# Compute the matrices for the given linear transformations

• Oct 7th 2010, 09:20 AM
Runty
Compute the matrices for the given linear transformations
The format that this question is presented in is chiefly what has me stumped. Either I'm unfamiliar with it or I just can't remember how to do it in this format.

Compute the matrices for the given linear transformations $T:F^n\rightarrow F^n$ with respect to the standard basis for $F^n$.

a) $T(a_1,...,a_n)=(a_1,...,a_1), (a_1,...,a_n)\in F^n$

b) $T(a_1,...,a_n)=(a_n,a_{n-1},...,a_1), (a_1,...,a_n)\in F^n$

c) $T(a_1,...,a_n)=(a_1+a_2,...,a_{n-1}+a_n,0), (a_1,...,a_n)\in F^n$
• Oct 7th 2010, 12:17 PM
HappyJoe
Let me consider part b).

The notation just means that $T$ maps a typical vector $(a_1,...,a_n)$ in $F^n$ to the vector $(a_n,...,a_1)$, also in $F^n$.

The matrix of this transformation with respect to the standard basis for $F^n$ (which is (1,0,0,....,0), (0,1,0,....,0), ...., (0,0,...,0,1)) is the matrix, whose first column is the coordinates of T applied to the first basis vector, and similarly for the other columns. To be concrete, T applied to the first basis vector is:

T(1,0,...,0) = (0,0,...,1).

Hence the first column of the matrix is

0
0
.
.
.
0
1

Similarly for the other columns, so the matrix will look something like this:

0 0 . . . 0 1
0 0 . . . 1 0
0 0 . . . 0 0
. . . . . . . .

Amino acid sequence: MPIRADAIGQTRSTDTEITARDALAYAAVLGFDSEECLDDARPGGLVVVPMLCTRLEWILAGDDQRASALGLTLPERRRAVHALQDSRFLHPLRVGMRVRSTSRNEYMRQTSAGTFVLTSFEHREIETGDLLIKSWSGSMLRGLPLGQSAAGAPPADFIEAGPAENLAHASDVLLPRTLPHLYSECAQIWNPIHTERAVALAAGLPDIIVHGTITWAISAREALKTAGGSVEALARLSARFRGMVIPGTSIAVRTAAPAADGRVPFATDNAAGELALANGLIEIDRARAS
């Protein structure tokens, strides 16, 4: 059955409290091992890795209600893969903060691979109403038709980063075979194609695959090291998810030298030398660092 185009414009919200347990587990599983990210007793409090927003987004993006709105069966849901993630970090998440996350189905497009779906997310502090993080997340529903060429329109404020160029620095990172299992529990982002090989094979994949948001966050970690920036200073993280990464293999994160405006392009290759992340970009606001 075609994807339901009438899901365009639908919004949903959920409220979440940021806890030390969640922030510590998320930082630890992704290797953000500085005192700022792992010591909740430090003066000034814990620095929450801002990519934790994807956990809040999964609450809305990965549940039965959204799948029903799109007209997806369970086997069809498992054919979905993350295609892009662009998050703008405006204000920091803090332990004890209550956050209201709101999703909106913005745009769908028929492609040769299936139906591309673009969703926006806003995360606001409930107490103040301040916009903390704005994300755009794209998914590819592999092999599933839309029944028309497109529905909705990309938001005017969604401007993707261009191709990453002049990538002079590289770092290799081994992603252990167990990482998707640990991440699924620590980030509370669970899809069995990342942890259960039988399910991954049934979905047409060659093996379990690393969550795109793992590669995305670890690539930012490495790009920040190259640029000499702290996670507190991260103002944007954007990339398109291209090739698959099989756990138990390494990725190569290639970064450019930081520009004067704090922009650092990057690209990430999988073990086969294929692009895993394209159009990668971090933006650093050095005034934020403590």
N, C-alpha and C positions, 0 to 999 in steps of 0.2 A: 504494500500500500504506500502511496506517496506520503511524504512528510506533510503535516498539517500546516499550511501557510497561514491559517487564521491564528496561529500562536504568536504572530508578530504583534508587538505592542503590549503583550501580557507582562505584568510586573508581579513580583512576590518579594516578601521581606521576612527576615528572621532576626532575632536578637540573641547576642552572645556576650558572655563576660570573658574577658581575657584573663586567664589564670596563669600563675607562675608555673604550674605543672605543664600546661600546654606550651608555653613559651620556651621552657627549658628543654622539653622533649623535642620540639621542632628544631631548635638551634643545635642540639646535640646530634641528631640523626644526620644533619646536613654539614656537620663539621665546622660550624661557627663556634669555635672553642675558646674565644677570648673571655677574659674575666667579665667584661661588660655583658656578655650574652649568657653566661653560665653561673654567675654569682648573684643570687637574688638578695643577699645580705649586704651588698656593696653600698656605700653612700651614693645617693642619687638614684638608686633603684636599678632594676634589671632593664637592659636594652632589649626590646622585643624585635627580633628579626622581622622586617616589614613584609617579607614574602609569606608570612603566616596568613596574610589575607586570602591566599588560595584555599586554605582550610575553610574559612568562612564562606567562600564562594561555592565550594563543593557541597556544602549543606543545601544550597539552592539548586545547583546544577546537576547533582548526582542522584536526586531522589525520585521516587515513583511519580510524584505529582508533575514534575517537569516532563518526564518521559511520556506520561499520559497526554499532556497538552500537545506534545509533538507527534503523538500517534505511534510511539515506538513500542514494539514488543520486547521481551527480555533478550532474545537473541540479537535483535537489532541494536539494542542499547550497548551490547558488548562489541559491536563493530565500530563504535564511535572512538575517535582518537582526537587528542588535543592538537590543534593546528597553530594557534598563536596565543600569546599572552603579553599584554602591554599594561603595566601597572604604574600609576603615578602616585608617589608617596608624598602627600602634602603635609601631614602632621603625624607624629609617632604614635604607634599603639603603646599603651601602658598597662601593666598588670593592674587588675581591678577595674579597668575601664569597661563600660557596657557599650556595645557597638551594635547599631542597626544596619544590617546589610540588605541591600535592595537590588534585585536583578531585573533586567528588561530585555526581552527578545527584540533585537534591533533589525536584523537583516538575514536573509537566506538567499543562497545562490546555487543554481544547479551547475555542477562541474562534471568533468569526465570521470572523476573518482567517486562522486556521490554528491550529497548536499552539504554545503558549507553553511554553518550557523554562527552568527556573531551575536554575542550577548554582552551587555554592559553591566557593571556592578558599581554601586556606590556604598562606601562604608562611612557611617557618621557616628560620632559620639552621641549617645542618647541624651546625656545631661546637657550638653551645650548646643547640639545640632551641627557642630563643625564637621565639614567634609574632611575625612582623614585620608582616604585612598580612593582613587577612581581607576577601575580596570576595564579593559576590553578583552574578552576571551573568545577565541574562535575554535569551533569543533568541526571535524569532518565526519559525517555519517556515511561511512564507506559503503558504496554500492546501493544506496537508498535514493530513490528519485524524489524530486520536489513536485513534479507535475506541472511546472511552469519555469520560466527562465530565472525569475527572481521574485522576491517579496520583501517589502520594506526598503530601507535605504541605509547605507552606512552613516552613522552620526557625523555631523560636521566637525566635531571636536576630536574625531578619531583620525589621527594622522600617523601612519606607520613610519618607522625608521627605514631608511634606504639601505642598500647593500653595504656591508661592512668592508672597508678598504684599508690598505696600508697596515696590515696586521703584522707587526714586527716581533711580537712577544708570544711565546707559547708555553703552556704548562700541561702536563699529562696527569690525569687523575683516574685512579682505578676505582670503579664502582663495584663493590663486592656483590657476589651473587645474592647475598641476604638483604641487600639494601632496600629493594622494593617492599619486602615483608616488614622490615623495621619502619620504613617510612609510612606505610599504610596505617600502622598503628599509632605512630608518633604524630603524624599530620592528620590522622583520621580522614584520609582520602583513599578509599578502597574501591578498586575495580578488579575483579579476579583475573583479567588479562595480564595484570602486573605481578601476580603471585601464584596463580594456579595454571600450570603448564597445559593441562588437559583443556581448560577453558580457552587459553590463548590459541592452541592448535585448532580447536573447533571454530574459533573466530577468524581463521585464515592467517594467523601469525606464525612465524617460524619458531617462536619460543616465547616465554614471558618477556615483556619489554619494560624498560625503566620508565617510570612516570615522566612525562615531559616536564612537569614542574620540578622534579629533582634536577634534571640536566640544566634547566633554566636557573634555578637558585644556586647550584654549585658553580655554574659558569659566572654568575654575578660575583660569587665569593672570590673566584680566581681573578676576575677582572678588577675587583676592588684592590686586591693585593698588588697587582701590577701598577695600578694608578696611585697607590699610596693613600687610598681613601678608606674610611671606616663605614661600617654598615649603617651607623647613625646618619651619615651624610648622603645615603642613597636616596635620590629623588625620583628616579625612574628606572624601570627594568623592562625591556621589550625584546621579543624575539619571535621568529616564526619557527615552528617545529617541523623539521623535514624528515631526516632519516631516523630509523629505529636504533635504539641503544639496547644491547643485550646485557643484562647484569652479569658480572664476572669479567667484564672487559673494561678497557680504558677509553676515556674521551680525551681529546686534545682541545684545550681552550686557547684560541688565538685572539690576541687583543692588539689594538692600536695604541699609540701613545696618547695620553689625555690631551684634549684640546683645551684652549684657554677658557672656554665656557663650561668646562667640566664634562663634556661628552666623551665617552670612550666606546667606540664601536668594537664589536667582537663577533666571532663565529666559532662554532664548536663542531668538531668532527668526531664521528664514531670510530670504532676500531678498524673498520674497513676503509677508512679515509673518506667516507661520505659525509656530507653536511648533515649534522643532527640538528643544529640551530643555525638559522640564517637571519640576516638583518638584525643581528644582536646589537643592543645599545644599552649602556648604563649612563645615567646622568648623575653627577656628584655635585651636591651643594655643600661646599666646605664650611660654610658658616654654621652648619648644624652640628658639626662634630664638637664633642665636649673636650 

. . . . . . . .
. . . . . . . .
0 1 . . . 0 0
1 0 . . . 0 0
• Oct 8th 2010, 07:10 AM
HallsofIvy
It might help to look at simple examples first.

Suppose n= 3. Then
a) T(a, b, c)= (a, a, a) so, looking at the standard basis, T(1, 0, 0)= (1, 1, 1) , T(0, 1, 0)= (0, 0, 0), T(0, 0, 1)= (0, 0, 0) and those are the columns of the matrix representation of T: $\begin{bmatrix}1 & 0 & 0 \\1 & 0 & 0 \\ 1 & 0 & 0\end{bmatrix}$.

b) T(a, b, c)= (c, b, a) so, looking at the standard basis, T(1, 0, 0)= (0, 0, 1), T(0, 1, 0)= (0, 1, 0), T(0, 0, 1)= (1, 0, 0) and those are the columns of the matrixs representation of T: $\begin{bmatrix}0 & 0 & 1 \\ 0 & 1 & 0\\ 1 & 0 & 0\end{bmatrix}$

c) T(a, b, c)= (a+ b, b+ c, 0) so, looking at the standard basis, T(1, 0, 0)= (1, 0, 0), T(0, 1, 0)= (1, 1, 0), T(0, 0, 1)= (, 1, 0) and those are the columns of the matrixs representation of T: $\begin{bmatrix}1 & 1 & 0 \\ 0 & 1 & 0\\ 0 & 0 & 0\end{bmatrix}$
• Oct 8th 2010, 02:58 PM
Danrio
I think your a) is wrong i'm pretty sure the answer is the transopse of what you said.
• Oct 9th 2010, 03:38 AM
HallsofIvy
If you are refering to my solution (in 3 dimensions) of $\begin{bmatrix}1 & 0 & 0 \\ 1 & 0 & 0 \\1 & 0 & 0\end{bmatrix}$, then it is sufficient to note that
$\begin{bmatrix}1 & 0 & 0 \\ 1 & 0 & 0 \\1 & 0 & 0\end{bmatrix}\begin{bmatrix}a \\ b\\ c\end{bmatrix}= \begin{bmatrix} a \\ a\\ a\end{bmatrix}$

while the transpose $\begin{bmatrix}1 & 1 & 1 \\ 0 & 0 & 0 \\0 & 0 & 0\end{bmatrix}$ gives
$\begin{bmatrix}1 & 1 & 1 \\ 0 & 0 & 0 \\0 & 0 & 0\end{bmatrix}\begin{bmatrix}a \\ b\\ c\end{bmatrix}= \begin{bmatrix}a+ b+ c \\ 0 \\ 0\end{bmatrix}$

Or are you using a convention of writing T(a, b, c) as $\begin{bmatrix}a & b & c\end{bmatrix}\begin{bmatrix}1 & 1 & 1 \\ 0 & 0 & 0 \\0 & 0 & 0\end{bmatrix}= \begin{bmatrix} a & a & a\end{bmatrix}$?

If so, then you are correct- but we are using different conventions.